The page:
This philosophy began with our auditions. A traditional “breakdown,” was sent out to interested parties. Actors were asked to prepare: A piece of memorized text, a song, a dance and a joke to share with the room. The auditions were run with the spirit of ensemble driven, collaborative theater making. There was a collective warm-up consisting of exercises that addressed concentration, body awareness, release of tension, sound and movement and ensemble building. All of the actors stayed in the room for the entirety of the audition and their parents were invited not only to watch the auditions, but to participate in the exercises. For example, the songs prepared by the actors were sung campfire style- the auditors, auditioners, and parents all sitting in a circle and contributing a song. What became apparent about intellectual disability throughout the audition process is the vastness of the spectrum, particularly, when the actors were asked to speak their prepared texts. Each actor’s particular disability affected the way in which they crafted and performed their piece. One actor came in off book with a piece from Amadeus after working with an acting coach. All of his choices were bold and committed, but bore a striking resemblance to Tom Hulce’s performance in the film. Another actor with Downs Syndrome, performed Jaques, “Seven Ages of Man” speech from As You Like It, each word with a specific choice of dynamic suited to the image and several well practiced gestural and blocking choices. Other actors read their texts off of a cell phone or paper. Some needed prompting from one of our auditors. One actress played Act 2 Scene 1 of Midsummer; the scene between the First Fairy, Puck, Titania and Oberon all by herself, changing her voice to take on a new role. This excited me, because all of the actors auditioning were breaking traditional “rules,” associated with professional acting and having a blast doing it. They were the Rude Mechanicals.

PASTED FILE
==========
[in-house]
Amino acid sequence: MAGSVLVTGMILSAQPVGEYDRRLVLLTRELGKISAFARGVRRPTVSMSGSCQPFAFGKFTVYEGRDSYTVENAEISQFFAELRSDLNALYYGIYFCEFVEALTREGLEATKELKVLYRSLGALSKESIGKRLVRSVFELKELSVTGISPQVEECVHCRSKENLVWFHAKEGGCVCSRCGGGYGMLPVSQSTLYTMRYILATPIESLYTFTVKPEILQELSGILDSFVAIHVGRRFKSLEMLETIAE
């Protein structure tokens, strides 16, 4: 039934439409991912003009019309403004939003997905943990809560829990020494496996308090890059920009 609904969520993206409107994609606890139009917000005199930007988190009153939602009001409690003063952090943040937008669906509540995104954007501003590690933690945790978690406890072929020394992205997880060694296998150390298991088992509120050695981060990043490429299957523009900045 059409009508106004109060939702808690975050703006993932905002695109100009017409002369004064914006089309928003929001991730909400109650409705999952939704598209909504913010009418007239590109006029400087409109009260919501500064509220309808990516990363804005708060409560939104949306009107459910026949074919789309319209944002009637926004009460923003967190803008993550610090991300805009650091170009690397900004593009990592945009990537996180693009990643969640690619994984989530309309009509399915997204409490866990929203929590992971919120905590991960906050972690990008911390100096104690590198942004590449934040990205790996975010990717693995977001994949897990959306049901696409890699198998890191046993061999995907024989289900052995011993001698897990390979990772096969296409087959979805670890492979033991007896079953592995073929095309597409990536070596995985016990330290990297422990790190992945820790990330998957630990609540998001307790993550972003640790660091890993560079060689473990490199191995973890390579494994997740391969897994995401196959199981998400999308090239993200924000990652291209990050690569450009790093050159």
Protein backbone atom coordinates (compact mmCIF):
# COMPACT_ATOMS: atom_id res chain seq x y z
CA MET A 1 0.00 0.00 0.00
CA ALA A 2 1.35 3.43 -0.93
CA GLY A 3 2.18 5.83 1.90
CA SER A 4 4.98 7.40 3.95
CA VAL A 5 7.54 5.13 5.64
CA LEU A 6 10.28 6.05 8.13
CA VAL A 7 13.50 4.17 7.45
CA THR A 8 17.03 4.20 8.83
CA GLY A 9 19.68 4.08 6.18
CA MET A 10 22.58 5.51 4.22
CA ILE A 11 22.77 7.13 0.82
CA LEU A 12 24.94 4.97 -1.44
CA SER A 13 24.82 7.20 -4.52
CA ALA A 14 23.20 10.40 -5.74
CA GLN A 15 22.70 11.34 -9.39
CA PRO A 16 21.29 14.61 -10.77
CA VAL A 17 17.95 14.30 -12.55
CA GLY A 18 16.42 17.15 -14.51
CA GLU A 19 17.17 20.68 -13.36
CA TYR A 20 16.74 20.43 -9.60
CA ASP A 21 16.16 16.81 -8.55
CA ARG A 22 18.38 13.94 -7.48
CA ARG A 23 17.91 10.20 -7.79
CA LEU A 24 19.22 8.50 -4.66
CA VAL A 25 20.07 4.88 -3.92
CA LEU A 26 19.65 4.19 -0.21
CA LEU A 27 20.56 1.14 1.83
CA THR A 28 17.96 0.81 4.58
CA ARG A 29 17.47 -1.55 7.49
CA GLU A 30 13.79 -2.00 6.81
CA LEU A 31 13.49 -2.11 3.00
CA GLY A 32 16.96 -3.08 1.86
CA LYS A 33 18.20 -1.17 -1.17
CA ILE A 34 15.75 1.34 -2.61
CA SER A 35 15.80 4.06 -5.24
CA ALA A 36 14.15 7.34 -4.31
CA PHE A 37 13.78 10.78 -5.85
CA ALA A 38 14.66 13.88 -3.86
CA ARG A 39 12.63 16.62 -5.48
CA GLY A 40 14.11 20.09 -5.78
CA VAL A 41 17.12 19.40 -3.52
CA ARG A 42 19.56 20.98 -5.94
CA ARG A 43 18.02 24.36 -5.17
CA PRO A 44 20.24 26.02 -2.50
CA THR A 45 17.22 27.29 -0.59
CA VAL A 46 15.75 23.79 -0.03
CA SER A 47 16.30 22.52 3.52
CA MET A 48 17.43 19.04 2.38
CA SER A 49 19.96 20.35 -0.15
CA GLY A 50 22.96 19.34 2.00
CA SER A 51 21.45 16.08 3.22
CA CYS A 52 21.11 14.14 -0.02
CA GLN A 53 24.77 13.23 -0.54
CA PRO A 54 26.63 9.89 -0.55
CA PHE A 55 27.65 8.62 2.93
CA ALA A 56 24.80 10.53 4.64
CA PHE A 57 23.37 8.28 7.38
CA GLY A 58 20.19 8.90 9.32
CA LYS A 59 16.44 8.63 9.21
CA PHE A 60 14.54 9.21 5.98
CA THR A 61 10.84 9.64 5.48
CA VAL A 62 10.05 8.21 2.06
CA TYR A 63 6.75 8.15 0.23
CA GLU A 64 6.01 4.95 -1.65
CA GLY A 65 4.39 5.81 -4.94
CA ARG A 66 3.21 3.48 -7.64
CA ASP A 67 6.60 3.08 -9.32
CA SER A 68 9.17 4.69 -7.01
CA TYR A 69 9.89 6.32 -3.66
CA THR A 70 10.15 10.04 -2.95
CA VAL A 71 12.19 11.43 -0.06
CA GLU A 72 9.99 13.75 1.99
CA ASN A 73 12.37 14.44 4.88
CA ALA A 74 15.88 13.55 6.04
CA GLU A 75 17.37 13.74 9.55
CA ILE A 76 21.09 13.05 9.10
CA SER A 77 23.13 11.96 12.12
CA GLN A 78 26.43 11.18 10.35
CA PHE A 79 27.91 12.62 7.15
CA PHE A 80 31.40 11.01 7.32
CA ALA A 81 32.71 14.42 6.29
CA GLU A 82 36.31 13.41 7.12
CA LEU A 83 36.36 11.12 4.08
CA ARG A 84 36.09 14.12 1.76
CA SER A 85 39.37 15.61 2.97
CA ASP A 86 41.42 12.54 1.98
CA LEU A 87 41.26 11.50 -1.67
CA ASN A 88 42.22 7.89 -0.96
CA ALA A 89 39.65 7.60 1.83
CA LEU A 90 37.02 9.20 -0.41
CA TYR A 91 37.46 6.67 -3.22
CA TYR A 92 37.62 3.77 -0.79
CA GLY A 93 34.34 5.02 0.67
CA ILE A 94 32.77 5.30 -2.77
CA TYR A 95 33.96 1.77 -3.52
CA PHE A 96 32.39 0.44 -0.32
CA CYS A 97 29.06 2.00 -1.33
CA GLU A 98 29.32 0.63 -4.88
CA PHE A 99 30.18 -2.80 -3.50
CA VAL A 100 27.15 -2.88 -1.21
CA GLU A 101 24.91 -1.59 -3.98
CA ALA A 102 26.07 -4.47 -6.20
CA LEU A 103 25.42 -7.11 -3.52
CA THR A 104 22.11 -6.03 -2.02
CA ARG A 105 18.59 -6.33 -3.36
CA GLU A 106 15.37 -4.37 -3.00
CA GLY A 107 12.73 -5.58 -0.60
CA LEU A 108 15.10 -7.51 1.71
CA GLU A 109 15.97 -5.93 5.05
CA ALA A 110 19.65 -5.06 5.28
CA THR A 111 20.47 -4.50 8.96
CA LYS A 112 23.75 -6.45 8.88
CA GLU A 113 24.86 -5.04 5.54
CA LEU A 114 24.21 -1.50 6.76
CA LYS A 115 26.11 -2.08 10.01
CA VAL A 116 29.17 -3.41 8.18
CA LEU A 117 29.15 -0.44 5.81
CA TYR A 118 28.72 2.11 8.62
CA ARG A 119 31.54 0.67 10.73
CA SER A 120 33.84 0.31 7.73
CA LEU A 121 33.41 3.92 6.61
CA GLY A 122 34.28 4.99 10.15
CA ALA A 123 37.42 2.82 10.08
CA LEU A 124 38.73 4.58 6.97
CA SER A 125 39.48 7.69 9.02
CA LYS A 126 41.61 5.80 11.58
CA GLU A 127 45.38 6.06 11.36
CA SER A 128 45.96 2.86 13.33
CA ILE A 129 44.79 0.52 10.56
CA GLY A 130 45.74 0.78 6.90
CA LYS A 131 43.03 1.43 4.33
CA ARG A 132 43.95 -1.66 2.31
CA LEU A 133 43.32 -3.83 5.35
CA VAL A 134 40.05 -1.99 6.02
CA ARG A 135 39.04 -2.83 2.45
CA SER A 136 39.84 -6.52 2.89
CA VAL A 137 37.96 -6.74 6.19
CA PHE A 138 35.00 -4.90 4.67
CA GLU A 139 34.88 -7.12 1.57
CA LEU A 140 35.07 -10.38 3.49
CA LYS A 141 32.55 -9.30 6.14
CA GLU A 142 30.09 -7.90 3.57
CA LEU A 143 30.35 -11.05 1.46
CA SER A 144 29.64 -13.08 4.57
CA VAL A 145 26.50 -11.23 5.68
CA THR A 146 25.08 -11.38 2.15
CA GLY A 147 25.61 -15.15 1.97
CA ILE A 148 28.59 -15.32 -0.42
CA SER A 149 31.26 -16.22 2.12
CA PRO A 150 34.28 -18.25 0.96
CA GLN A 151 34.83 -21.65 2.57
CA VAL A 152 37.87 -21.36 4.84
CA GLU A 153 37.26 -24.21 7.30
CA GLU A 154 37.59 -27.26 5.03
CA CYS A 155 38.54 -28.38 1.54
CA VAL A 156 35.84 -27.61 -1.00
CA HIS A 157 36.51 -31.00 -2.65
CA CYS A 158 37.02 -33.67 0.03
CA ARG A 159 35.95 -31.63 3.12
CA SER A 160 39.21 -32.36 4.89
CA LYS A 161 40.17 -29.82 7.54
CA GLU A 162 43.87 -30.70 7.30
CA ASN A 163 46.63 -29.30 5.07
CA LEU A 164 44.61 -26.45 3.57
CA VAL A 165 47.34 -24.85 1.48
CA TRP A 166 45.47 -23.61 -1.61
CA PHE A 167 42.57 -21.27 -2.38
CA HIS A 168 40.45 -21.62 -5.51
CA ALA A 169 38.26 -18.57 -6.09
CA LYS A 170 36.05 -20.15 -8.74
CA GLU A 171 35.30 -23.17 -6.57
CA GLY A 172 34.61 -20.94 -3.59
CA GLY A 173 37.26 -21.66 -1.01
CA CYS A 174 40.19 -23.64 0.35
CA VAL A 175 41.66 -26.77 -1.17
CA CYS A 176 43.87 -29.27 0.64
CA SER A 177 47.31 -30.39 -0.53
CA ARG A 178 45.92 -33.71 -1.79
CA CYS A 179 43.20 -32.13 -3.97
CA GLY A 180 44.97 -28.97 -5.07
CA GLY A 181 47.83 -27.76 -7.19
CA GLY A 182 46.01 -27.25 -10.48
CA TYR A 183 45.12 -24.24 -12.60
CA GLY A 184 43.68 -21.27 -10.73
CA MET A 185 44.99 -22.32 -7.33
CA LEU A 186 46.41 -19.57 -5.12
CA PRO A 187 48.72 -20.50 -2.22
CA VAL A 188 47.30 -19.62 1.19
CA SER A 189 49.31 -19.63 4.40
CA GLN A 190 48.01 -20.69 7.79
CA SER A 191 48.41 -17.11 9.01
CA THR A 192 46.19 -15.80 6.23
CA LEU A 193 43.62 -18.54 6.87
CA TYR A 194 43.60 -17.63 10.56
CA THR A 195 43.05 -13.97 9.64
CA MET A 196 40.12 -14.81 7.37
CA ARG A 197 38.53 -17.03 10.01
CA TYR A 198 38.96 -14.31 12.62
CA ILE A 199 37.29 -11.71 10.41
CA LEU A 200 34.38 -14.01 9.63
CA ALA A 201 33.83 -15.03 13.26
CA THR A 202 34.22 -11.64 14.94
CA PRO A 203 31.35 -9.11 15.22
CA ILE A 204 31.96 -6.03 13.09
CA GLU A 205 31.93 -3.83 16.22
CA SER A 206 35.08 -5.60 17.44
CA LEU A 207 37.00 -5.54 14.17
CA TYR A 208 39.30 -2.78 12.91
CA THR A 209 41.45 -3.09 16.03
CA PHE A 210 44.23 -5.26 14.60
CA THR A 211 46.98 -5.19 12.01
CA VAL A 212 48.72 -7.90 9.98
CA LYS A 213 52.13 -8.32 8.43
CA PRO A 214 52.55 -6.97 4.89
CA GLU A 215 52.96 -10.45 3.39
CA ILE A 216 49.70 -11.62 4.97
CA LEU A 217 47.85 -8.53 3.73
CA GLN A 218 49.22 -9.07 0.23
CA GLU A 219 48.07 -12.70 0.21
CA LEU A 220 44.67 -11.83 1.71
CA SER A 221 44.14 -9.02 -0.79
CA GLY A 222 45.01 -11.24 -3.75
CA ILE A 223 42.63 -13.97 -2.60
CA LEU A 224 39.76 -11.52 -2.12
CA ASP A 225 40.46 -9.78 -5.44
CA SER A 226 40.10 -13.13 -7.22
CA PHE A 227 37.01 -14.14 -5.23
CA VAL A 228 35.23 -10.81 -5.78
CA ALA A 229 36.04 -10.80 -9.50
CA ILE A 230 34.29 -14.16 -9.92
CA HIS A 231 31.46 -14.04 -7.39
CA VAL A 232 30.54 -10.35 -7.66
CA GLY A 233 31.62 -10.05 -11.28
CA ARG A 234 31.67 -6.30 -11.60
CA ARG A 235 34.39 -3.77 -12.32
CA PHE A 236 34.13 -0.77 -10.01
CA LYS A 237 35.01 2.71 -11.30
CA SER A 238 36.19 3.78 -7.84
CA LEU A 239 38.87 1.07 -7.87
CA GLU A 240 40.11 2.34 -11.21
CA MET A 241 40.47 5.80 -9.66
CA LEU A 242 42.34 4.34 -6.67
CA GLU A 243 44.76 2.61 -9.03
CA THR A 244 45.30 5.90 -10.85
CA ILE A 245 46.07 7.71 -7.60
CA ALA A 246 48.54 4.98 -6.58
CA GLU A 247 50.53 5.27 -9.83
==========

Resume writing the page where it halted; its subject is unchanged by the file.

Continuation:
We are now in our third and final week of workshops with the actors who were cast in these roles. Like all actors, each of these individuals brings their own particular idiosyncrasies to the process. Some actors need to be encouraged to take risks and not worry about being right all the time, others on making eye contact with the person they are speaking to, some with issues of articulation and slowing down the text enough to be understood, others to retain work they have done on making the text personal while embracing the figurative language. Regardless, the actors have been 100% game to try any exercise or suggestion we have thrown at them. This has made for an immensely positive and exciting work environment. We have made an effort to eliminate speaking to the actors in a condescending or child-like tone. We have made an effort to not tolerate or allow behavior that a professional actor would never consider bringing into a room. Sometimes we are successful, sometimes allowances are made. Cell phones are a problem. Whenever “Access-a-Ride” decides to show up, rehearsal for that actor is over.